The type of frankincense used is seen as a status symbol and a sign of respect. “Omanis swear that Jabal Samhan or Hasik’s white frankincense ‘tears’ are the best,” says Trygve Harris, owner of Enfleurage, one of Oman’s incense distilleries, referring to frankincense harvested in the south of the country, on the coast east of Dhofar.
“It is considered purer, it is the most appreciated aroma. But my favorite is the black frankincense from the cliffs of Al Fazayah, west of Salalah”, she adds, while showing me a room full of old copper stills, in which she extracts the complex and delicate resin essential oil.
Different types of soil, microclimates and even harvest times produce resins of different colors. Generally, the whiter the resin, the more valuable it is.
In the summer, Harris even makes frankincense ice cream, which the locals eagerly consume in the tent she rents on souq of Muscat.
High demand is a threat
Harris went to Oman for the first time in 2006 to buy frankincense for his aromatic essential oil store in New York.
“But even in Oman, I could only find oil from Somalia, not oil from Oman, of high quality,” he recalls.
“Nobody distilled it to sell at that time. Not even Amouage!”, Adds Harris, referring to the main perfume company in Oman, specializing in the production of luxury frankincense fragrances.
A 100 ml bottle of Amouage perfume with frankincense notes costs £ 283 (R $ 1.75 thousand).
In 2011, she moved to Salalah, capital of Dhofar, and opened the Enfleurage. Today, established in the capital of Oman, Harris sells to small international perfumeries, essential oil companies and “people who want high quality refined frankincense and do not need 1,000 kg”.
It produces 2 kg to 3 kg per day of Boswellia sacra, not a value of 555 pounds (R $ 4 thousand) per kg.
Virtually all Oman frankincense is harvested from trees Boswellia holy who grow up freely in the scorching Dhofar desert and belong to the local tribes.
Harvesting begins in April, when rising temperatures make the sap flow more easily. The workers make small incisions in the bark of the tree, releasing a milky white sap that runs down the stem like candle wax.
The sap is left to rest for ten days until it solidifies into a gum. After the “tears” are shaved, farmers cut the same spot again. They repeat this process several times, with the final autumn harvest producing the most pale and valuable resin.
After about five years, this process is stopped, and the tree is not touched for the next five years.
However, in recent years, the rare trees Boswellia sacra, in Oman, they were threatened by rising global demand.
“Renewed interest in frankincense in essential oils and holistic medicine on the international market has increased wear and tear on Boswellia’s natural habitat,” says botanist Joshua Eslamieh, author of the book Cultivation of Boswellia: Sacred Trees of Frankincense (“Cultivation of Boswellia: Sacred Olibanus Trees”, in free translation).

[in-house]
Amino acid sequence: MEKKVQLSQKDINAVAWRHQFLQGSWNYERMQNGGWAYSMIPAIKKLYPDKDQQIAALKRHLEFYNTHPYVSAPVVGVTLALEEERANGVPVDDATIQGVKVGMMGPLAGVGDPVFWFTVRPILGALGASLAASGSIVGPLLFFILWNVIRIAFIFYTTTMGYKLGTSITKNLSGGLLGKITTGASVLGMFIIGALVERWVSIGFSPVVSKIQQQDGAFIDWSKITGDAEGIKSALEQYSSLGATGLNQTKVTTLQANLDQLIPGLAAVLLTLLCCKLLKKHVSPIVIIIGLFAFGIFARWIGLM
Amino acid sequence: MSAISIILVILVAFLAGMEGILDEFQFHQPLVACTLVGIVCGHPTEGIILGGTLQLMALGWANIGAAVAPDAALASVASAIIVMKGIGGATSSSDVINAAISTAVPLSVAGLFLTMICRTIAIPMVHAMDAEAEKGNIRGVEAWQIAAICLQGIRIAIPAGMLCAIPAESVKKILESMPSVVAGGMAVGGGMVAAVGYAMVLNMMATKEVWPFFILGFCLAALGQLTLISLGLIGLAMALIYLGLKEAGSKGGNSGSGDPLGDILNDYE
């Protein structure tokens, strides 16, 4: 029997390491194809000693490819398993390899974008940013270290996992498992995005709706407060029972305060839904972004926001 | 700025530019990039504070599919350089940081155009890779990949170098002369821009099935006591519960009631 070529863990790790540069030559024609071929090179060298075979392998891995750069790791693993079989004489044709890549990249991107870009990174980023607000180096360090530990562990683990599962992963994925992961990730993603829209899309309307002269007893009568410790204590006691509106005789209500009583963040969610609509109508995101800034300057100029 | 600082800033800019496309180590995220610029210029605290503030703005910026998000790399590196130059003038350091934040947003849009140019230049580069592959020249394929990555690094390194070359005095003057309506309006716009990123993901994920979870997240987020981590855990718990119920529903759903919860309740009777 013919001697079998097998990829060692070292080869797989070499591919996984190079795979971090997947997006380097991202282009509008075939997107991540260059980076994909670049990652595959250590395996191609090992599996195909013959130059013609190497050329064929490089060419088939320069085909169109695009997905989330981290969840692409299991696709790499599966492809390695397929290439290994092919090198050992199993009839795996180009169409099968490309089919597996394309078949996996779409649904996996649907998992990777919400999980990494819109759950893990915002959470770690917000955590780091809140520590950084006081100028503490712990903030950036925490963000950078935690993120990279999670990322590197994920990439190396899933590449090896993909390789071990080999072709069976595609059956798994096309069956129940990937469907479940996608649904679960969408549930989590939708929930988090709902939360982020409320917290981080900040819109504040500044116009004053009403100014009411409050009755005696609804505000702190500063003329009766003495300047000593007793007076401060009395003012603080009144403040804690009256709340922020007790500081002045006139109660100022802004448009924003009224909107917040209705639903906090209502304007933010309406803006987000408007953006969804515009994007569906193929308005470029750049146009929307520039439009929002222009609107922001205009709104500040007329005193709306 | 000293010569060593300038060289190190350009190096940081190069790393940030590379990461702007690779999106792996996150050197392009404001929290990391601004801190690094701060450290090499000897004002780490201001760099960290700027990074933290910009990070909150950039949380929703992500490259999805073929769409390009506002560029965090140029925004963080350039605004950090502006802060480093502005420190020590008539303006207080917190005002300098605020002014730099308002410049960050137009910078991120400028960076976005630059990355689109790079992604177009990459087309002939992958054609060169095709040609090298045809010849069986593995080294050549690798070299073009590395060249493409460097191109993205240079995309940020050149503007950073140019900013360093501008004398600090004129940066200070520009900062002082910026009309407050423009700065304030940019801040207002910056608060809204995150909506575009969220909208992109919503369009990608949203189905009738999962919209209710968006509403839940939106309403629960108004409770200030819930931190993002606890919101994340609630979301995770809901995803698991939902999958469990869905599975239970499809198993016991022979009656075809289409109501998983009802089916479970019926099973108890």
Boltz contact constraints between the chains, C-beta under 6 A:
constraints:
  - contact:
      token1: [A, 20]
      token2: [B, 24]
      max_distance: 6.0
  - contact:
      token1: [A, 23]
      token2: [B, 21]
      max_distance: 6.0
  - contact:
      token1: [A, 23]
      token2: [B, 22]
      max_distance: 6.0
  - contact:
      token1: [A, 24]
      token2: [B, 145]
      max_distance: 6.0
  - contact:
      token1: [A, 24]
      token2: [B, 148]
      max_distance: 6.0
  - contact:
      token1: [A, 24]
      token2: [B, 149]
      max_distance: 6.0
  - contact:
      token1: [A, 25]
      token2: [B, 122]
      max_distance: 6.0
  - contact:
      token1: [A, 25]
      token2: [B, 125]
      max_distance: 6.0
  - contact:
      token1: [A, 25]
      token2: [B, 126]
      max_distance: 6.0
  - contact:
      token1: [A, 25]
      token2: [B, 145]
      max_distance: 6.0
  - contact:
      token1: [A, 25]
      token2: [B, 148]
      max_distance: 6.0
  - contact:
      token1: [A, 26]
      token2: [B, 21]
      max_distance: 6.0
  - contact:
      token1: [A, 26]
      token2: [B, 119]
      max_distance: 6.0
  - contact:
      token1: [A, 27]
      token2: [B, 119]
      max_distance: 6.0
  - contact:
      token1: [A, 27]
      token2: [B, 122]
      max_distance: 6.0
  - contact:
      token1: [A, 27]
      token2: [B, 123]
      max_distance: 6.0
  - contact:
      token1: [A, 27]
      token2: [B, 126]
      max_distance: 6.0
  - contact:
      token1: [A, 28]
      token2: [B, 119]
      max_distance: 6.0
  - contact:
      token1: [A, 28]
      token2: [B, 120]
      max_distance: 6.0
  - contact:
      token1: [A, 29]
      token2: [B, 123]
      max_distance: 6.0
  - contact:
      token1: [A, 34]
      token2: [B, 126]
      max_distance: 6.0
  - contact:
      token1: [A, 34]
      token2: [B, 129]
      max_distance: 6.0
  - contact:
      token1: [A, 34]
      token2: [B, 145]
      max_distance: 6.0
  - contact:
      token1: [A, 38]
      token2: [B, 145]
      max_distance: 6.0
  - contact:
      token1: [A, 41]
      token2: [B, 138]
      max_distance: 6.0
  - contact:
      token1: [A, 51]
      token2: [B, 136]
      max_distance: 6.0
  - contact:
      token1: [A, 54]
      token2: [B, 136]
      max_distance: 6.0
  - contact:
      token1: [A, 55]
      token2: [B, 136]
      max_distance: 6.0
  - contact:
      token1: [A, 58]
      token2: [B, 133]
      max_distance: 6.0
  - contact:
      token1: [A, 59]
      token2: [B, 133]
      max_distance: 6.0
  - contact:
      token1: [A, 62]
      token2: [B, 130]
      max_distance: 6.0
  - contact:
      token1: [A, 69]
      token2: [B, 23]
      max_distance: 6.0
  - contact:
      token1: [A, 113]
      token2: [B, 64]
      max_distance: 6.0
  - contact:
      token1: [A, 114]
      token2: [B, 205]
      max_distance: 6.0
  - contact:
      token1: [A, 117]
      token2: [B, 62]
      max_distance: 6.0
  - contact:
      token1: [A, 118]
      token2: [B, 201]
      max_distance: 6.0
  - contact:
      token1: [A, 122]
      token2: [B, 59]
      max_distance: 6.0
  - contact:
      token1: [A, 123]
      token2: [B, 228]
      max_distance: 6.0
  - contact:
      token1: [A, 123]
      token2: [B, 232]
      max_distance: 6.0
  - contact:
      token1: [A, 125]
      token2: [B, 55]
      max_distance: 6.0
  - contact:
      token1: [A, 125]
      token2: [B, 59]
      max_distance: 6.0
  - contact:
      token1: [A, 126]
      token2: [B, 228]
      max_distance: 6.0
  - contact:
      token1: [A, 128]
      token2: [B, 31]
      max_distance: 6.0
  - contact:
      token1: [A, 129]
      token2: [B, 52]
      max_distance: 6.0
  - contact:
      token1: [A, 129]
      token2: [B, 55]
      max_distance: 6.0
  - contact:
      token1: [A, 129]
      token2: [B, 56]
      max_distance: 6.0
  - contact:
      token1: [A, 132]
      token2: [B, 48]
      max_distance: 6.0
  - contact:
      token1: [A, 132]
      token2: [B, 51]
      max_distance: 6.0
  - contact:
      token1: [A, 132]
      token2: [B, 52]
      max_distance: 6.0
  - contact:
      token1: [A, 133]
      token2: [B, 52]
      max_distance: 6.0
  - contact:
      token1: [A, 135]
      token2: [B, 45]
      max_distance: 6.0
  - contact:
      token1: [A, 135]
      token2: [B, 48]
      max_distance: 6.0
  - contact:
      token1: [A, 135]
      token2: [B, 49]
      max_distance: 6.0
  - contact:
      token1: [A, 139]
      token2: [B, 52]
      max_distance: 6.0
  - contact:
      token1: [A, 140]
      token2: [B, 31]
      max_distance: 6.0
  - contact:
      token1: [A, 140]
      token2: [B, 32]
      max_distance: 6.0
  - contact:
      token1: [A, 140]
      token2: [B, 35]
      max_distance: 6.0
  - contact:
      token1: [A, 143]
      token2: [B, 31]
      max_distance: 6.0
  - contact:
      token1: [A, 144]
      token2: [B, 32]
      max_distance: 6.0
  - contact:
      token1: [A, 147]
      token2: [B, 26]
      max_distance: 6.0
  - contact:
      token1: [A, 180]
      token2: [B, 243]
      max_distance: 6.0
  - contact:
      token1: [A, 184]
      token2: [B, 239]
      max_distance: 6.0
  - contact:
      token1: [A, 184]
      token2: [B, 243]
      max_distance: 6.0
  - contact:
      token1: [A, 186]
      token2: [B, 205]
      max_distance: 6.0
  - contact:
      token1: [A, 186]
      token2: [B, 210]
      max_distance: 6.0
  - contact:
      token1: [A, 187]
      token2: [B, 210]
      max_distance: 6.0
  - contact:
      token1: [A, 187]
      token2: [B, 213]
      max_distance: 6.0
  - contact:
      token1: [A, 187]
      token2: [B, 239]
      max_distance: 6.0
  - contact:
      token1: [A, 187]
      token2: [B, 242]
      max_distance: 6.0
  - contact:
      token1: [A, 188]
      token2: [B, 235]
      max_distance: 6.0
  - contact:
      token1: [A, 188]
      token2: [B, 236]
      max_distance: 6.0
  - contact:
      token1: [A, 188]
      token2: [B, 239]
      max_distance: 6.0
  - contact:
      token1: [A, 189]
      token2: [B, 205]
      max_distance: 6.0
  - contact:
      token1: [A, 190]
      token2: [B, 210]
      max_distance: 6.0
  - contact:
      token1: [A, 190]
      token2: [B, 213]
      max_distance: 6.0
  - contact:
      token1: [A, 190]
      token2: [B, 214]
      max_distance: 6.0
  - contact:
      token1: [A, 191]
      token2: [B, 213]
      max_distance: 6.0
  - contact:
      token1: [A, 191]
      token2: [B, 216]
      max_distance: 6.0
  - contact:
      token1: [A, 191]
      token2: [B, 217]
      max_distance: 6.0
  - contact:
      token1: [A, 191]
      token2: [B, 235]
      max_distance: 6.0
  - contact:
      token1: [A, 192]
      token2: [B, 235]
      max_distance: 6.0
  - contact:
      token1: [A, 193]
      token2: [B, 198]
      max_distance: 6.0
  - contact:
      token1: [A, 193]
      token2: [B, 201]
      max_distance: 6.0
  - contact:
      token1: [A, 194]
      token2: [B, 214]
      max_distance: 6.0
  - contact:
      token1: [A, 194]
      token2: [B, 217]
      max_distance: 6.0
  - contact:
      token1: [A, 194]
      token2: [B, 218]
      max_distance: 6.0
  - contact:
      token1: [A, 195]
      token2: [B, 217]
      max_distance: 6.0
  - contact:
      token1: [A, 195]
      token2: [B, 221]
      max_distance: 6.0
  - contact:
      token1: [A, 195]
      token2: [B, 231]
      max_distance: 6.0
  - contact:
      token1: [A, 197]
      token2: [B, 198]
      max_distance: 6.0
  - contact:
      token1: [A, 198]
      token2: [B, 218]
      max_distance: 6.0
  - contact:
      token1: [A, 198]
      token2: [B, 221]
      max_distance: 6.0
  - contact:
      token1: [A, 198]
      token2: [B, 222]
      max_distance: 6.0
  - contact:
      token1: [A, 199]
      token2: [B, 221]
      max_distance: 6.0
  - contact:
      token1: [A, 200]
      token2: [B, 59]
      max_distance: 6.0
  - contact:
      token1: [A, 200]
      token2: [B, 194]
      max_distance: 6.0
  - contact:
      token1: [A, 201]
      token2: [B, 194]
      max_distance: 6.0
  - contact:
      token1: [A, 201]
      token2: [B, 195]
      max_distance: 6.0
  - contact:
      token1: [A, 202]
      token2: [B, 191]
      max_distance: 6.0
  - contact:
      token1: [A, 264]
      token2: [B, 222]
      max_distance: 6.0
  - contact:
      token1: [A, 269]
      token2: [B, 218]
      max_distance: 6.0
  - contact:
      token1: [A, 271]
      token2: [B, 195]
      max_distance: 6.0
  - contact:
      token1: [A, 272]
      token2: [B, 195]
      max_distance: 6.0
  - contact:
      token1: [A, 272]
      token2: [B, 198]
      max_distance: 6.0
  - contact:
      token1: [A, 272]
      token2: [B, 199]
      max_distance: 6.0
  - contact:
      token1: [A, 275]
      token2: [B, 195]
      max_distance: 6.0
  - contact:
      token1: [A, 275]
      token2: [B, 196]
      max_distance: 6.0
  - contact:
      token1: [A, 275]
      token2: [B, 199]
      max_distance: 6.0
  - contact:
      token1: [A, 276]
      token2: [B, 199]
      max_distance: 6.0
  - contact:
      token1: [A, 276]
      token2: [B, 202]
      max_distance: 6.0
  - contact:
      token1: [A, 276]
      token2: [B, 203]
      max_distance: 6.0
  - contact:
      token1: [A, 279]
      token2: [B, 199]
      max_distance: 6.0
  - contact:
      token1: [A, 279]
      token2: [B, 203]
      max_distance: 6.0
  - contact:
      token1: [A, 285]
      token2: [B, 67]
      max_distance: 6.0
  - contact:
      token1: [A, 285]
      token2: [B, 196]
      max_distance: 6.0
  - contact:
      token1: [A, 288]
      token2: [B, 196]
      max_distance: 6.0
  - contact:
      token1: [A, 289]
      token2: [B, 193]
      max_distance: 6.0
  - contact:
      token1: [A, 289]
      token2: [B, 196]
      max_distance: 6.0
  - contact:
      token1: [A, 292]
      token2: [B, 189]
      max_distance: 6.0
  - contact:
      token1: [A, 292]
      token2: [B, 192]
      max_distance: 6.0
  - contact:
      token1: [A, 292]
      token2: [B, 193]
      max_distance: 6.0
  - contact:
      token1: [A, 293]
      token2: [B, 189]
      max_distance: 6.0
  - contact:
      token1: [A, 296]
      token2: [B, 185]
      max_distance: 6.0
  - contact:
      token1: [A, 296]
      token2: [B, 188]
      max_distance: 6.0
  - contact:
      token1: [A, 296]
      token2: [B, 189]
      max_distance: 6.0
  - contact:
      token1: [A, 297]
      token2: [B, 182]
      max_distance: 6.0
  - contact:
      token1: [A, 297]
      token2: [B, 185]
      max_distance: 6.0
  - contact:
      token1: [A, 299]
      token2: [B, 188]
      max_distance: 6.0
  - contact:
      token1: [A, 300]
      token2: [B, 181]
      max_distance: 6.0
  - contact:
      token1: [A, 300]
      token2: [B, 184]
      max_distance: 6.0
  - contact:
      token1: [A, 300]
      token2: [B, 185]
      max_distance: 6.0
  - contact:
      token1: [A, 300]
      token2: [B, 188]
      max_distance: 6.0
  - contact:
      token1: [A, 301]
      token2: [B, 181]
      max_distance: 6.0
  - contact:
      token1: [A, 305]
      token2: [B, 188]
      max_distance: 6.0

A Boswellia sacra it is now on the international list of species “almost threatened” with extinction, and a recent study published in the scientific journal Nature states that the tree is dying so quickly that frankincense production will decline by 50% in the next 20 years.
Another report warns that production has already dropped from an average of 10 kg per tree to just 3.3 kg, and shows that the population of Boswellia sacra at the Jabal Samhan Nature Reserve in Dhofar, it has decreased by 85% in the past two decades.
Scientists point to drought, overgrazing, insect attacks and illicit harvesting by armed Somali smugglers as reasons for the resin’s decline, which has prompted the Sultan of Oman to send armed guards to protect the region’s valleys in recent years. years.
However, according to the project manager of the Oman Environmental Society, Mohsin Al Amri, unsustainable harvesting is the biggest threat to the species.
“Less experienced, temporary workers are damaging trees by abandoning traditional harvesting techniques,” he says.
Smaller trees that have not yet matured are being cut, while adult trees are suffering from over harvesting to meet growing demand. In addition, fewer seedlings Boswellia are surviving.
I would never say that judging by the mountains of frankincense nuggets sold in the stalls of the souq of Mutrah, separated and priced according to their color and origin.
The maze of alleys and alleys in the market ended up taking me for a walk along the Corniche waterfront, which is in the Mutrah area, and curves along the coast of the Arabian Sea. The traditional dhows (Arab vessels) floated in the bay surrounded by the mountains. And the air, of course, was filled with the unmistakable fragrance of Oman’s unmistakable scent.
Read the original version of this report (in English) on the website BBC Travel.